26 Aug 2014
I just finished reading The Natural Way of Farming by Masanobu Fukuoka. I will be pondering this philosophy- for it is a new philosophy, and the source of much of permaculture- for a long time. The final chapters of the book about what the author considers natural health, natural farming, and a natural diet, and how the three are really one cycle, and can’t be separated. Much of the final chapter is devoted to what the author considers a “natural diet”- not just eating foods free of modern processing, but only eating foods grown in Japan and each in their proper season. There is no regard for whether a food is native to Japan or not- for instance, sweet potatoes, tomatoes, potatoes, kidney beans, and peanuts are all from the Americas- only that it will grow in Japan.
This is an outlook on local food and a land-based healthy diet that any 21st century locavore will instantly recognize. I am more aware than most of where the plants I am growing for food come from but “local foods” for me are the foods that grow here, no matter where their place of origin. I will gladly try any plant from any continent if it produces food, and as far as I’m concerned, the food produced by that plant is now local. So what would our diets include if we were to follow Fukuoka’s diet advice? Beans. Sweet potatoes. Pecans. Rice. Corn. Peanuts. Cane sugar. Honey. Sorghum molasses. Greens and cruciferous vegetables in the winter and spring, nightshades and cucurbits in the summer and fall. A wide variety of fruit from temperate to tropical but mostly persimmons, pears, oranges, and blueberries. A totally balanced diet, with plenty of variety. I think more shocking would be the foods that we take for granted but don’t actually grow here, like wheat. Oats. Asparagus. Coffee. Dates. Almonds.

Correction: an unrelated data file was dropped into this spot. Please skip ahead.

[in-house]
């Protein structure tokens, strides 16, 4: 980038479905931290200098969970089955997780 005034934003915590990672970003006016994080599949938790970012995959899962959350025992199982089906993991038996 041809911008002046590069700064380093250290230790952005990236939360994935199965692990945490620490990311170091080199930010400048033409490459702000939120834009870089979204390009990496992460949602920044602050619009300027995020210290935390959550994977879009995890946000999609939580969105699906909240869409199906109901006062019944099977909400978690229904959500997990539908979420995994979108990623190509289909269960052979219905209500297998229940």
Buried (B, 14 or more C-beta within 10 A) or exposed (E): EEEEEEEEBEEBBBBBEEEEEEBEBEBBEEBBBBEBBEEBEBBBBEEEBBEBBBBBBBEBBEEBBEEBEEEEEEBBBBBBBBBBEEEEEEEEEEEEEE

I hope that others reading this book don’t think that Fukuoka is recommending that the diet he espouses is for everyone, or even anyone outside of Japan. That’s missing the point entirely. The guiding principle is to eat what grows where you live. I know in my gut that this is the future, “locavore” diets will be the only diet, and I am sincerely thankful to live in a place where food can be easily grown year-round.